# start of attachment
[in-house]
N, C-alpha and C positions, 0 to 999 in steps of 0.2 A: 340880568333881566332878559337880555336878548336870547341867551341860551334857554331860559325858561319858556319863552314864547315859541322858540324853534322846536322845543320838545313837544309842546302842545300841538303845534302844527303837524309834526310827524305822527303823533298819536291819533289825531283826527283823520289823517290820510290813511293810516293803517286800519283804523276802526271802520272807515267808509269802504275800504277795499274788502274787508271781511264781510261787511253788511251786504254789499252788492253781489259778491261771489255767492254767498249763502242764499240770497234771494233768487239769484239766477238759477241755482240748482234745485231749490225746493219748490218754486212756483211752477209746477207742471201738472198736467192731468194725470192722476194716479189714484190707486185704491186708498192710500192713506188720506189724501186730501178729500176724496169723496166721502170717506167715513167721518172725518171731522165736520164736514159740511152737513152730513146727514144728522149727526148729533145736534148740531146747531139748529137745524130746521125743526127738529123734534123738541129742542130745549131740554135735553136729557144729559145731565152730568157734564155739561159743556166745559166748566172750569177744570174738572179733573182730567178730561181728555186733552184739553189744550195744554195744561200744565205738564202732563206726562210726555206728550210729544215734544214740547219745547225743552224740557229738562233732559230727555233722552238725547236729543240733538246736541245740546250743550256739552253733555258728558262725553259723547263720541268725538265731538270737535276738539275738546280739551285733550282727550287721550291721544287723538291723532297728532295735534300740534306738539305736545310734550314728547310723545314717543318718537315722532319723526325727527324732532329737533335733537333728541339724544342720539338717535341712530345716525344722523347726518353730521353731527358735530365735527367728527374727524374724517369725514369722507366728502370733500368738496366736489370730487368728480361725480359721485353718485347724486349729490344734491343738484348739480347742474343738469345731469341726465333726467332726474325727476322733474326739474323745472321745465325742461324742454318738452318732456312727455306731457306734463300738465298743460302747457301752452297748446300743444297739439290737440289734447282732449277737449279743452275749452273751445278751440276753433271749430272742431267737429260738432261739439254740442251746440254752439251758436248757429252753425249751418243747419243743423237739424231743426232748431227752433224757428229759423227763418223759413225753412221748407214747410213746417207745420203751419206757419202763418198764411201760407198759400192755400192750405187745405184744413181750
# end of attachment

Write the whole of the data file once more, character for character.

[in-house]
N, C-alpha and C positions, 0 to 999 in steps of 0.2 A: 340880568333881566332878559337880555336878548336870547341867551341860551334857554331860559325858561319858556319863552314864547315859541322858540324853534322846536322845543320838545313837544309842546302842545300841538303845534302844527303837524309834526310827524305822527303823533298819536291819533289825531283826527283823520289823517290820510290813511293810516293803517286800519283804523276802526271802520272807515267808509269802504275800504277795499274788502274787508271781511264781510261787511253788511251786504254789499252788492253781489259778491261771489255767492254767498249763502242764499240770497234771494233768487239769484239766477238759477241755482240748482234745485231749490225746493219748490218754486212756483211752477209746477207742471201738472198736467192731468194725470192722476194716479189714484190707486185704491186708498192710500192713506188720506189724501186730501178729500176724496169723496166721502170717506167715513167721518172725518171731522165736520164736514159740511152737513152730513146727514144728522149727526148729533145736534148740531146747531139748529137745524130746521125743526127738529123734534123738541129742542130745549131740554135735553136729557144729559145731565152730568157734564155739561159743556166745559166748566172750569177744570174738572179733573182730567178730561181728555186733552184739553189744550195744554195744561200744565205738564202732563206726562210726555206728550210729544215734544214740547219745547225743552224740557229738562233732559230727555233722552238725547236729543240733538246736541245740546250743550256739552253733555258728558262725553259723547263720541268725538265731538270737535276738539275738546280739551285733550282727550287721550291721544287723538291723532297728532295735534300740534306738539305736545310734550314728547310723545314717543318718537315722532319723526325727527324732532329737533335733537333728541339724544342720539338717535341712530345716525344722523347726518353730521353731527358735530365735527367728527374727524374724517369725514369722507366728502370733500368738496366736489370730487368728480361725480359721485353718485347724486349729490344734491343738484348739480347742474343738469345731469341726465333726467332726474325727476322733474326739474323745472321745465325742461324742454318738452318732456312727455306731457306734463300738465298743460302747457301752452297748446300743444297739439290737440289734447282732449277737449279743452275749452273751445278751440276753433271749430272742431267737429260738432261739439254740442251746440254752439251758436248757429252753425249751418243747419243743423237739424231743426232748431227752433224757428229759423227763418223759413225753412221748407214747410213746417207745420203751419206757419202763418198764411201760407198759400192755400192750405187745405184744413181750